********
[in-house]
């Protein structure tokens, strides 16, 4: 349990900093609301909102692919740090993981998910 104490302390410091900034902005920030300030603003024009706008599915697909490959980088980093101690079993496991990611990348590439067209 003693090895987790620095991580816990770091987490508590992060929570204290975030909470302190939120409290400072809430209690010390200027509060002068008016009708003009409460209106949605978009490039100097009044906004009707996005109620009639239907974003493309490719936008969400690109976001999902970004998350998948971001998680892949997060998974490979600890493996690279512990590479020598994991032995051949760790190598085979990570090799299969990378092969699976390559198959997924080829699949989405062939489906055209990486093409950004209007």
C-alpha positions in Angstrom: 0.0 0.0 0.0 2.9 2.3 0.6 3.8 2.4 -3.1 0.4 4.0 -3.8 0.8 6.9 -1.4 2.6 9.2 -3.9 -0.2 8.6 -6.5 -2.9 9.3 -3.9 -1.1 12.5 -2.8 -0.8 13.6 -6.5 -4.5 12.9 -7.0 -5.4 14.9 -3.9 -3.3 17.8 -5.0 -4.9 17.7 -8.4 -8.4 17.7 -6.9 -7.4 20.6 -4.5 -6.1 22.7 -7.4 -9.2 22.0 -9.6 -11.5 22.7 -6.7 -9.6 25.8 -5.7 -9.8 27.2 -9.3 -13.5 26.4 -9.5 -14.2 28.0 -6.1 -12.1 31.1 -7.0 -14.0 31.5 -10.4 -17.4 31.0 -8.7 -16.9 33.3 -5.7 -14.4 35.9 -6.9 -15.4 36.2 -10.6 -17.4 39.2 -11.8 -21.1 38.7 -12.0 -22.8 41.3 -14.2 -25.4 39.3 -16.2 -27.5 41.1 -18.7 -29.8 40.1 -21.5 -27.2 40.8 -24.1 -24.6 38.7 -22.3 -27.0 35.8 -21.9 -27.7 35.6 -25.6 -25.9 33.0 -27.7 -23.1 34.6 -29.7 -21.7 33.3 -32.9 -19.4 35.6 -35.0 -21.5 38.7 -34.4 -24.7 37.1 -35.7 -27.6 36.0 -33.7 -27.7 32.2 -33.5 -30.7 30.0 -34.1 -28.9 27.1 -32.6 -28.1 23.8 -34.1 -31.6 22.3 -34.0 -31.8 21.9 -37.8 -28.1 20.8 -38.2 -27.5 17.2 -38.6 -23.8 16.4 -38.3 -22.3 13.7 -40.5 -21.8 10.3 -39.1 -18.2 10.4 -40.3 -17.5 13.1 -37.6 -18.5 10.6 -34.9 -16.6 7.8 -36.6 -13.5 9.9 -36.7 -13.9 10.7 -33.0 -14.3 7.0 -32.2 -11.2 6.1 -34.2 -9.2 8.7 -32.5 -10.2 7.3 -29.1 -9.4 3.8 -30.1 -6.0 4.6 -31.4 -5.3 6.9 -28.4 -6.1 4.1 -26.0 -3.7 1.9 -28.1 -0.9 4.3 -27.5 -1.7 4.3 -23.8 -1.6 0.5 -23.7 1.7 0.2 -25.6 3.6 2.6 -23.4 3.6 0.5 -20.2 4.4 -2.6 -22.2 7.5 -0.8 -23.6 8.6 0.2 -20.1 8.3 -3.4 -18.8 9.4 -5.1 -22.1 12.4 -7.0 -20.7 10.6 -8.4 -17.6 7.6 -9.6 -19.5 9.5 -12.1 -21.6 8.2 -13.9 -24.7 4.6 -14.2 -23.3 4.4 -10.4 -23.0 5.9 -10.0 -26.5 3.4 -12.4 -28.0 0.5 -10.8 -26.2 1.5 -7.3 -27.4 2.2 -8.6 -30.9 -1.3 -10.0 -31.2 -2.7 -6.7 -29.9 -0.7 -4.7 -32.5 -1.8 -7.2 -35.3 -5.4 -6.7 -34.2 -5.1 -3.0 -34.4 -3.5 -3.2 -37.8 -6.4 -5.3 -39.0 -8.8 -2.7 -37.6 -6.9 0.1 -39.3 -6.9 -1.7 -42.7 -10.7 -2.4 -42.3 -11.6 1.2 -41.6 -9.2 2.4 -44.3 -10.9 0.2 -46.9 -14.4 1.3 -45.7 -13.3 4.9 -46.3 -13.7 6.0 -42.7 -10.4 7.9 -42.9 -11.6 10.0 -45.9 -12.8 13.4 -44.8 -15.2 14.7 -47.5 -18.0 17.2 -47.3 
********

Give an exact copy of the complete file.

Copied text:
[in-house]
């Protein structure tokens, strides 16, 4: 349990900093609301909102692919740090993981998910 104490302390410091900034902005920030300030603003024009706008599915697909490959980088980093101690079993496991990611990348590439067209 003693090895987790620095991580816990770091987490508590992060929570204290975030909470302190939120409290400072809430209690010390200027509060002068008016009708003009409460209106949605978009490039100097009044906004009707996005109620009639239907974003493309490719936008969400690109976001999902970004998350998948971001998680892949997060998974490979600890493996690279512990590479020598994991032995051949760790190598085979990570090799299969990378092969699976390559198959997924080829699949989405062939489906055209990486093409950004209007």
C-alpha positions in Angstrom: 0.0 0.0 0.0 2.9 2.3 0.6 3.8 2.4 -3.1 0.4 4.0 -3.8 0.8 6.9 -1.4 2.6 9.2 -3.9 -0.2 8.6 -6.5 -2.9 9.3 -3.9 -1.1 12.5 -2.8 -0.8 13.6 -6.5 -4.5 12.9 -7.0 -5.4 14.9 -3.9 -3.3 17.8 -5.0 -4.9 17.7 -8.4 -8.4 17.7 -6.9 -7.4 20.6 -4.5 -6.1 22.7 -7.4 -9.2 22.0 -9.6 -11.5 22.7 -6.7 -9.6 25.8 -5.7 -9.8 27.2 -9.3 -13.5 26.4 -9.5 -14.2 28.0 -6.1 -12.1 31.1 -7.0 -14.0 31.5 -10.4 -17.4 31.0 -8.7 -16.9 33.3 -5.7 -14.4 35.9 -6.9 -15.4 36.2 -10.6 -17.4 39.2 -11.8 -21.1 38.7 -12.0 -22.8 41.3 -14.2 -25.4 39.3 -16.2 -27.5 41.1 -18.7 -29.8 40.1 -21.5 -27.2 40.8 -24.1 -24.6 38.7 -22.3 -27.0 35.8 -21.9 -27.7 35.6 -25.6 -25.9 33.0 -27.7 -23.1 34.6 -29.7 -21.7 33.3 -32.9 -19.4 35.6 -35.0 -21.5 38.7 -34.4 -24.7 37.1 -35.7 -27.6 36.0 -33.7 -27.7 32.2 -33.5 -30.7 30.0 -34.1 -28.9 27.1 -32.6 -28.1 23.8 -34.1 -31.6 22.3 -34.0 -31.8 21.9 -37.8 -28.1 20.8 -38.2 -27.5 17.2 -38.6 -23.8 16.4 -38.3 -22.3 13.7 -40.5 -21.8 10.3 -39.1 -18.2 10.4 -40.3 -17.5 13.1 -37.6 -18.5 10.6 -34.9 -16.6 7.8 -36.6 -13.5 9.9 -36.7 -13.9 10.7 -33.0 -14.3 7.0 -32.2 -11.2 6.1 -34.2 -9.2 8.7 -32.5 -10.2 7.3 -29.1 -9.4 3.8 -30.1 -6.0 4.6 -31.4 -5.3 6.9 -28.4 -6.1 4.1 -26.0 -3.7 1.9 -28.1 -0.9 4.3 -27.5 -1.7 4.3 -23.8 -1.6 0.5 -23.7 1.7 0.2 -25.6 3.6 2.6 -23.4 3.6 0.5 -20.2 4.4 -2.6 -22.2 7.5 -0.8 -23.6 8.6 0.2 -20.1 8.3 -3.4 -18.8 9.4 -5.1 -22.1 12.4 -7.0 -20.7 10.6 -8.4 -17.6 7.6 -9.6 -19.5 9.5 -12.1 -21.6 8.2 -13.9 -24.7 4.6 -14.2 -23.3 4.4 -10.4 -23.0 5.9 -10.0 -26.5 3.4 -12.4 -28.0 0.5 -10.8 -26.2 1.5 -7.3 -27.4 2.2 -8.6 -30.9 -1.3 -10.0 -31.2 -2.7 -6.7 -29.9 -0.7 -4.7 -32.5 -1.8 -7.2 -35.3 -5.4 -6.7 -34.2 -5.1 -3.0 -34.4 -3.5 -3.2 -37.8 -6.4 -5.3 -39.0 -8.8 -2.7 -37.6 -6.9 0.1 -39.3 -6.9 -1.7 -42.7 -10.7 -2.4 -42.3 -11.6 1.2 -41.6 -9.2 2.4 -44.3 -10.9 0.2 -46.9 -14.4 1.3 -45.7 -13.3 4.9 -46.3 -13.7 6.0 -42.7 -10.4 7.9 -42.9 -11.6 10.0 -45.9 -12.8 13.4 -44.8 -15.2 14.7 -47.5 -18.0 17.2 -47.3 